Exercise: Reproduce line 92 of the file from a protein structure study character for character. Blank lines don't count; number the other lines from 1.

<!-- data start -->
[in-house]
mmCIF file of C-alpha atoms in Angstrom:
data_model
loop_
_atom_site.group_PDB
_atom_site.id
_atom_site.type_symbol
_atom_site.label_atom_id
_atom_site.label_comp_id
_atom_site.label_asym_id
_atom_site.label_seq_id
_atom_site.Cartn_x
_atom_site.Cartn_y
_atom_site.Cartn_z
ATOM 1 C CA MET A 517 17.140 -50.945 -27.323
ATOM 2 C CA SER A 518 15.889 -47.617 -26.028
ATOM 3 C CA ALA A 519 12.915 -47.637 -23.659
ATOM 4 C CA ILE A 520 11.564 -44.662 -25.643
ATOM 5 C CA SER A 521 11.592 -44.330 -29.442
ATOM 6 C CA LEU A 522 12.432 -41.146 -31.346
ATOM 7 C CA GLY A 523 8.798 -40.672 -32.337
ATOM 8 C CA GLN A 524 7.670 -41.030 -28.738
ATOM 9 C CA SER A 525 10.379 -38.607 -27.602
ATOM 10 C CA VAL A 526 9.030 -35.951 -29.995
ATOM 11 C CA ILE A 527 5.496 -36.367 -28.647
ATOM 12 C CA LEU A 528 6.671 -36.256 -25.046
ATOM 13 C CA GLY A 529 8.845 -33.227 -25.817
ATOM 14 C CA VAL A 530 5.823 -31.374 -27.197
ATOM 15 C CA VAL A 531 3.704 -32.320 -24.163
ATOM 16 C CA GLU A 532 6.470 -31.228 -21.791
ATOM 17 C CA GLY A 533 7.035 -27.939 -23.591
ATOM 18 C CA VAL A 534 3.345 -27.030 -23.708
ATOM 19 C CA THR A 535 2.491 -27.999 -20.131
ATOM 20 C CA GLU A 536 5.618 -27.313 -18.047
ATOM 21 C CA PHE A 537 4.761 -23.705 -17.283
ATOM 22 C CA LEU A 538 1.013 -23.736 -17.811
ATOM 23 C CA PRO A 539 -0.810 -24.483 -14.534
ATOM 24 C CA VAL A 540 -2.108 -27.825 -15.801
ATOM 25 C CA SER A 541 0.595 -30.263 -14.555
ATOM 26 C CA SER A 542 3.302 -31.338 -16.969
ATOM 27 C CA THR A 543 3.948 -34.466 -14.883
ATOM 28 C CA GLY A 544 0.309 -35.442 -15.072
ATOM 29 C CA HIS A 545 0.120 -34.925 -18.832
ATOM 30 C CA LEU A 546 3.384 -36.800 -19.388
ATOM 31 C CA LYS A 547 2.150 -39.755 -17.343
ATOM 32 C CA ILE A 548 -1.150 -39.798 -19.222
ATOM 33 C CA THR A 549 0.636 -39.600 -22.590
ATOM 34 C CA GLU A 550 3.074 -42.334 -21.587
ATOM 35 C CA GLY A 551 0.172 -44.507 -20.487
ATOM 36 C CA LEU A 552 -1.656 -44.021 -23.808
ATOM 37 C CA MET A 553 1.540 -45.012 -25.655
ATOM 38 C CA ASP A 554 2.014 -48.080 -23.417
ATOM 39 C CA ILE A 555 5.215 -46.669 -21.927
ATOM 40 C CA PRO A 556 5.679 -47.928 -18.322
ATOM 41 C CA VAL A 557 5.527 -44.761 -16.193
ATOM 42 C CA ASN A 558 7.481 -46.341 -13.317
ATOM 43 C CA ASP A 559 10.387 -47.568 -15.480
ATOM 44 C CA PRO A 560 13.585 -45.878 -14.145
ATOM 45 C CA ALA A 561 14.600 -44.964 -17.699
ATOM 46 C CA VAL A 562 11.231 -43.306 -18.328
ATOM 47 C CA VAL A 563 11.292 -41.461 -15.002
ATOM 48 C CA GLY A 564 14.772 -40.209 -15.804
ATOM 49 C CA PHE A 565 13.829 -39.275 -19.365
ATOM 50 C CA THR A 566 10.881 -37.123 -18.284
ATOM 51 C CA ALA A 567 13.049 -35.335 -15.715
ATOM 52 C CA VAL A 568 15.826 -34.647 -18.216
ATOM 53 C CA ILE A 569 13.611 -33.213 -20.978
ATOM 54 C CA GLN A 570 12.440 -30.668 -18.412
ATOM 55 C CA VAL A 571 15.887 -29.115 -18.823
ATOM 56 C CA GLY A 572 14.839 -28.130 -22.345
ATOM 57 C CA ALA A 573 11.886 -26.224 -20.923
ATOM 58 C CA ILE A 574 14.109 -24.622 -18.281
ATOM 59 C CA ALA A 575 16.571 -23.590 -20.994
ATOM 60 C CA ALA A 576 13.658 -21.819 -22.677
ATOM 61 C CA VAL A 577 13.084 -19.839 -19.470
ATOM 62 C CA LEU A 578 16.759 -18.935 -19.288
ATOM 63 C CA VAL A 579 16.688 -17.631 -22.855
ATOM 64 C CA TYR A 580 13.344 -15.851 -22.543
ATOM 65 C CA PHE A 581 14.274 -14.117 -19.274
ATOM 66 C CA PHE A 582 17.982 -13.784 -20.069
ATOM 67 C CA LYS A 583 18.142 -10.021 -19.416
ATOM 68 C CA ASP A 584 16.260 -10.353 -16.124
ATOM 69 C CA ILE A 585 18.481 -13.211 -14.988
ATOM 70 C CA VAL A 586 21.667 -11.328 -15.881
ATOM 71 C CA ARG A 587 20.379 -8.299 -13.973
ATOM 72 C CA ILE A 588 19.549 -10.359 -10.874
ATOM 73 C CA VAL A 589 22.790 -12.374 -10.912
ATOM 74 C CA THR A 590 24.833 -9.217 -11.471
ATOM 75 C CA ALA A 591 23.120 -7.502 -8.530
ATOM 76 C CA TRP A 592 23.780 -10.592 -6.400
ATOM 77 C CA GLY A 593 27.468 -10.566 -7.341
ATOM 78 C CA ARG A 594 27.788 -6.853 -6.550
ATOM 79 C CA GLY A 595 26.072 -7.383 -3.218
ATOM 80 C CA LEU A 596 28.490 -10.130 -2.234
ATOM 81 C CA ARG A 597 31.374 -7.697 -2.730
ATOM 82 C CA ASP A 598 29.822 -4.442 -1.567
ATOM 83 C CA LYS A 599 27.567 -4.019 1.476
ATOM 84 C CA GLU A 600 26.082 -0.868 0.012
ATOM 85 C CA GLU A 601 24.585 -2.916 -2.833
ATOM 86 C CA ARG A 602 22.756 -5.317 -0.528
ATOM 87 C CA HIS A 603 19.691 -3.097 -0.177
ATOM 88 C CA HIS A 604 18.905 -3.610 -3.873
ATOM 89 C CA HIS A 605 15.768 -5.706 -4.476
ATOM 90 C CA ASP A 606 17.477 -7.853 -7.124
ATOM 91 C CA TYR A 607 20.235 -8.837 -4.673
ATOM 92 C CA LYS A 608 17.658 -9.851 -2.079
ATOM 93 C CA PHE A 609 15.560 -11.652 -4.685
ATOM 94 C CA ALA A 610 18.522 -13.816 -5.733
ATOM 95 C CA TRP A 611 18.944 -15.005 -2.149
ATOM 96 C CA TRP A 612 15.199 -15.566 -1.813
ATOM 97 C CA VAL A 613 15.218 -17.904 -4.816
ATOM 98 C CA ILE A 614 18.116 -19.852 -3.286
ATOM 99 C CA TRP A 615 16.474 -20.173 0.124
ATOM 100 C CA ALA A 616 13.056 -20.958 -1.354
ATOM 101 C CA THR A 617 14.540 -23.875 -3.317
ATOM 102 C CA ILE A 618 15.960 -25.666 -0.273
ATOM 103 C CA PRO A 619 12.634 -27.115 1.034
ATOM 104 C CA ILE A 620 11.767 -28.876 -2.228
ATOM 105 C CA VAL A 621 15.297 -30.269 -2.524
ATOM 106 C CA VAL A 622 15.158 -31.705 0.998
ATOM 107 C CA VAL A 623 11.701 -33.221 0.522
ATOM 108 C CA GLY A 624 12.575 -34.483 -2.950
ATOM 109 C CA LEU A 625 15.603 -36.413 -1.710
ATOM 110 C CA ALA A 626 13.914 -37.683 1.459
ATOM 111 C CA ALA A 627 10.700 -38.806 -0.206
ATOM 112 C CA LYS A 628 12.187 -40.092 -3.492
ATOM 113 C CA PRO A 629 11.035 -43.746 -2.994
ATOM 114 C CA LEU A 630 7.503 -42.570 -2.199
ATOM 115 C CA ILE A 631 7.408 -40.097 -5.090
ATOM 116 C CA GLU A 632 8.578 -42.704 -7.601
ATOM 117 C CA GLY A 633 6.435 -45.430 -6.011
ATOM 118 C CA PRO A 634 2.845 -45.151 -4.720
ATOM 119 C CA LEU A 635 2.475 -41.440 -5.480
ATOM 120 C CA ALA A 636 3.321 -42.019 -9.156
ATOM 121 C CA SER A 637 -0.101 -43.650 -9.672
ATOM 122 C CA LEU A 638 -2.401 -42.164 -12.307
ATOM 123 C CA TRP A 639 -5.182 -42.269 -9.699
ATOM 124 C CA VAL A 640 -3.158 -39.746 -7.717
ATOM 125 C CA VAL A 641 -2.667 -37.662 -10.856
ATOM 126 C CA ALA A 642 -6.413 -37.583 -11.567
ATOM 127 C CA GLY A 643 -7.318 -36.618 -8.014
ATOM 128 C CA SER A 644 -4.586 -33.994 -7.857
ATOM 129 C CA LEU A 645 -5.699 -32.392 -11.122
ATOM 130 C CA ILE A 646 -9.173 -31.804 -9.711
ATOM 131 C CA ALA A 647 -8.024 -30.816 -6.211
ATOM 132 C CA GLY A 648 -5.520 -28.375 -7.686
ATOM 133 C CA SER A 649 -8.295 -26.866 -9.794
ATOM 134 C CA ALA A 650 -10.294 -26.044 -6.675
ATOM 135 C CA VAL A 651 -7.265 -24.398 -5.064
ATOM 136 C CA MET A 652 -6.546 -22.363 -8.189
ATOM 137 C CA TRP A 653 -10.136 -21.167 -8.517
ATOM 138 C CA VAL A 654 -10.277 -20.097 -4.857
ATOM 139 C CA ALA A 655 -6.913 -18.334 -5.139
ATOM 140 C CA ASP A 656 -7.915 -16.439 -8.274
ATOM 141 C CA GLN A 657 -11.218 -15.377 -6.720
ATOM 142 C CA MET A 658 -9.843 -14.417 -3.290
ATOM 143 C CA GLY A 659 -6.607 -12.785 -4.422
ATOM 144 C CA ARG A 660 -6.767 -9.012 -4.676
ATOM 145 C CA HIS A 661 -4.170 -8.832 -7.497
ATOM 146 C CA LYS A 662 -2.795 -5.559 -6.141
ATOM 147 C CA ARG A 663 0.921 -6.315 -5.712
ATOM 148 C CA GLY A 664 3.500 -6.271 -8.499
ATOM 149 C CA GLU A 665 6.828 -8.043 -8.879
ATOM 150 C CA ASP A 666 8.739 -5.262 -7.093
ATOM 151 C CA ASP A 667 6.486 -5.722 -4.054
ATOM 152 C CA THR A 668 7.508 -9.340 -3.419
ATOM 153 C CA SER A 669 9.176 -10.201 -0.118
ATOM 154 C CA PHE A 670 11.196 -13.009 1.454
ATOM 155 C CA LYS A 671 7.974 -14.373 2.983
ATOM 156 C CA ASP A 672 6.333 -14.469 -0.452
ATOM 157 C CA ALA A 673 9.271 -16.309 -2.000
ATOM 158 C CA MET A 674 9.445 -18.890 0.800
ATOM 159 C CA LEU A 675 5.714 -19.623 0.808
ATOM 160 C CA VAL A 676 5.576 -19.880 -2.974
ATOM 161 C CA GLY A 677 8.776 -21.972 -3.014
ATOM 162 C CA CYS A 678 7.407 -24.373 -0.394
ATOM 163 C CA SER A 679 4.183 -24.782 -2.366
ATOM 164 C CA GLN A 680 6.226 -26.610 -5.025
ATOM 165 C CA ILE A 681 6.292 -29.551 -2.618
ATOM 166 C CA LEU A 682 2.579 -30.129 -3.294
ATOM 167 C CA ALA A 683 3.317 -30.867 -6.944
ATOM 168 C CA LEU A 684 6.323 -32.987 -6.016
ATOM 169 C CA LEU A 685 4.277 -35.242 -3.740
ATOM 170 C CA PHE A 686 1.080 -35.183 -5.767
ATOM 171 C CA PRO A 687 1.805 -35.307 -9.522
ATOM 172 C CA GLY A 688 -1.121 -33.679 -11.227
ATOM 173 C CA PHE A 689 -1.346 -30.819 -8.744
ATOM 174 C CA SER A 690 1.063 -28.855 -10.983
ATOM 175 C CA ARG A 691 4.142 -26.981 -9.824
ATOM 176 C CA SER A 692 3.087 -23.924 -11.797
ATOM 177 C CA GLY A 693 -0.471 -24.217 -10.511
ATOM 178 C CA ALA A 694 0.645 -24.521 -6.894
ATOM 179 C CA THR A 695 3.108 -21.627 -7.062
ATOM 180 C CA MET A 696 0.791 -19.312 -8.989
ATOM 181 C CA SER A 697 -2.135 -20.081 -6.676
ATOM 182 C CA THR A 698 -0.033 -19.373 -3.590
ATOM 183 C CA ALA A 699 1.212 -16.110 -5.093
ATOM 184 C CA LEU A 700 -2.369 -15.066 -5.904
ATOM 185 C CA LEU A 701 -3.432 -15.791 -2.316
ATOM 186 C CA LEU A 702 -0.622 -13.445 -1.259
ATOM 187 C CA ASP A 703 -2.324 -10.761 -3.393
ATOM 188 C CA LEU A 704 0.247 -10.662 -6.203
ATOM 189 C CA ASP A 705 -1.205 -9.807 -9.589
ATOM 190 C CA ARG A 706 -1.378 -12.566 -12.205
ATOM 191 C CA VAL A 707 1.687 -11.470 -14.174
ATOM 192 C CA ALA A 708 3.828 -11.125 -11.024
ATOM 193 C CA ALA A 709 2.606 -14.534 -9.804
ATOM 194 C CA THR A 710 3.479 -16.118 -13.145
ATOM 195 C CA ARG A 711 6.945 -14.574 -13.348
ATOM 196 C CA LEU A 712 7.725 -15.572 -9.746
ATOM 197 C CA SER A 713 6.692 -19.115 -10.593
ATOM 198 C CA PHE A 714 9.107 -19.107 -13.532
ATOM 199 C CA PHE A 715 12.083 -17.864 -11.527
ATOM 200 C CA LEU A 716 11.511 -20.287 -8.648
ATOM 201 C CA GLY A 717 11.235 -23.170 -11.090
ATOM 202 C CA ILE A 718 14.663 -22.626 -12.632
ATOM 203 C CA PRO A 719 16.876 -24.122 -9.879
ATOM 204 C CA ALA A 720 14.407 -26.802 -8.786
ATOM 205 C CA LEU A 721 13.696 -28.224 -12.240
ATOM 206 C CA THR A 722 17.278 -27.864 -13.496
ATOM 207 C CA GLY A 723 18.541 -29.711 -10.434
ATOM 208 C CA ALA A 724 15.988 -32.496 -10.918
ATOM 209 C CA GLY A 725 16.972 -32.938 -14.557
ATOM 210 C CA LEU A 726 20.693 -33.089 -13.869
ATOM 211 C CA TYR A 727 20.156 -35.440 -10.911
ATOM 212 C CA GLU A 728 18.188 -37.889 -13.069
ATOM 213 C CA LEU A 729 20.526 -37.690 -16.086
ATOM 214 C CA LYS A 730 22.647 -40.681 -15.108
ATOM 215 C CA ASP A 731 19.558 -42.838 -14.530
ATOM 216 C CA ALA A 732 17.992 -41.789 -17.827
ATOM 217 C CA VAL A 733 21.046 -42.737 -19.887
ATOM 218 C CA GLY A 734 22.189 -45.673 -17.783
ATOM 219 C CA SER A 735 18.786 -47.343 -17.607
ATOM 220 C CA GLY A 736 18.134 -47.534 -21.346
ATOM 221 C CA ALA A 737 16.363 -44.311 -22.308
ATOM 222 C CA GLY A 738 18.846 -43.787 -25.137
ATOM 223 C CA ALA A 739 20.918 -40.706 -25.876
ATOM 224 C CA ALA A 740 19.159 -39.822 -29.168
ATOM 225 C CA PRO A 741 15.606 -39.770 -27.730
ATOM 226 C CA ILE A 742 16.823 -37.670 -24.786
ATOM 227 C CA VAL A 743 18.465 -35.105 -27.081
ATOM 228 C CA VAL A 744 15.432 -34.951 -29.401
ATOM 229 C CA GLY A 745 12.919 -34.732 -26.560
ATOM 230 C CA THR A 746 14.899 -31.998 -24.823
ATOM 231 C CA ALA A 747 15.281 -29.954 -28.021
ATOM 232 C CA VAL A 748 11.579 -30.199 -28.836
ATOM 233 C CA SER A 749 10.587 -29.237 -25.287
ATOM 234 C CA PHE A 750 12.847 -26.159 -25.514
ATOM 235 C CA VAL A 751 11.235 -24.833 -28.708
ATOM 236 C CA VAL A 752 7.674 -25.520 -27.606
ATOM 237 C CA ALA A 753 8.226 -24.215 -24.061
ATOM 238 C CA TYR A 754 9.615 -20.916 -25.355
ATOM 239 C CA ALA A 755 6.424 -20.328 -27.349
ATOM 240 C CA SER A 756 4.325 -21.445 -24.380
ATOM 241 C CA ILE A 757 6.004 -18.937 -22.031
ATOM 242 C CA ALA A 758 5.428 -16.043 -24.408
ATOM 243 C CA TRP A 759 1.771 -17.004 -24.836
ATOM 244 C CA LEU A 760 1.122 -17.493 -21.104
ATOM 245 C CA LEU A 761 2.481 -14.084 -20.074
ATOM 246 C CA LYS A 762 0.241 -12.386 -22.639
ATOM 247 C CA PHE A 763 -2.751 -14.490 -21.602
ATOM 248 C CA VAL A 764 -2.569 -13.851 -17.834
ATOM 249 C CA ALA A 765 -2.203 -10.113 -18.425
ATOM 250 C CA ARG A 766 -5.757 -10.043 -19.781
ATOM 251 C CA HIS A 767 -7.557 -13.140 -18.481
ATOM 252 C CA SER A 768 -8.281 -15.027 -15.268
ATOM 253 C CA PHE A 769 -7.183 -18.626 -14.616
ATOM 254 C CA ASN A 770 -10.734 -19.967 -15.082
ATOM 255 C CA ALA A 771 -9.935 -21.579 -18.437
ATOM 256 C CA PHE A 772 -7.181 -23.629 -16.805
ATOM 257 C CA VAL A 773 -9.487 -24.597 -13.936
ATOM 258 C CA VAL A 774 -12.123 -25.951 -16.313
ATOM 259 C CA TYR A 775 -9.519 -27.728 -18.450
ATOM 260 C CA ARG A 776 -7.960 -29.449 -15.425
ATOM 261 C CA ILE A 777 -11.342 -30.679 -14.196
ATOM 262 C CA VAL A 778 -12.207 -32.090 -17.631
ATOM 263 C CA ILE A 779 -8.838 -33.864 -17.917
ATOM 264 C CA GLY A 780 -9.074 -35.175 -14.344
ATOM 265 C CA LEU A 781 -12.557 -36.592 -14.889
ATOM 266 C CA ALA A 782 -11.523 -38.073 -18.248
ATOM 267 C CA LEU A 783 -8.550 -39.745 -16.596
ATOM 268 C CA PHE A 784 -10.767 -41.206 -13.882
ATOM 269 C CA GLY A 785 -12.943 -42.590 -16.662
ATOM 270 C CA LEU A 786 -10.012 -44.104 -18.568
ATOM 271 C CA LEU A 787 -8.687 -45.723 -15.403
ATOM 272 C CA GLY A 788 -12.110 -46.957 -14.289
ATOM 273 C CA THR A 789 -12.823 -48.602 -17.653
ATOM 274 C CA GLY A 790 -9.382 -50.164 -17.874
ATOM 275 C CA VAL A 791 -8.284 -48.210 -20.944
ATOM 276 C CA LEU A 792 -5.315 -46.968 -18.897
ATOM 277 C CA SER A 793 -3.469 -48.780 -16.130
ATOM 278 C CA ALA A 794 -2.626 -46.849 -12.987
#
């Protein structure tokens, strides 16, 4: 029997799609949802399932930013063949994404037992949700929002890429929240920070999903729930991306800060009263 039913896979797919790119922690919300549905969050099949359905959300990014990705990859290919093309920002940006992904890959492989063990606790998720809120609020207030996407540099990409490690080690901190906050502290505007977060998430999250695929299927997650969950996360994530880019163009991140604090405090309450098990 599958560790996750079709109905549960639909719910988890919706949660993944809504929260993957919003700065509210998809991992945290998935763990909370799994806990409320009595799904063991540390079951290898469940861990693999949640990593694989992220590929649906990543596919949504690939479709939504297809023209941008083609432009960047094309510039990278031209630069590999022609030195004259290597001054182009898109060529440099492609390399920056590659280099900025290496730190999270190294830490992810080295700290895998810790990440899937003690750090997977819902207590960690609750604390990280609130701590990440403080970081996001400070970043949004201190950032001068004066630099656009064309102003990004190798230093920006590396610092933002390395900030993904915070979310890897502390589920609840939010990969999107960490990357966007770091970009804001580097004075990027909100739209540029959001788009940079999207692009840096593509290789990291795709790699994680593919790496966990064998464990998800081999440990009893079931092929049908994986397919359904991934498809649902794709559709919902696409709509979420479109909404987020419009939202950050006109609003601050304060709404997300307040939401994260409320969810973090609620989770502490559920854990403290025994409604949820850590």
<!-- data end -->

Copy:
ATOM 78 C CA ARG A 594 27.788 -6.853 -6.550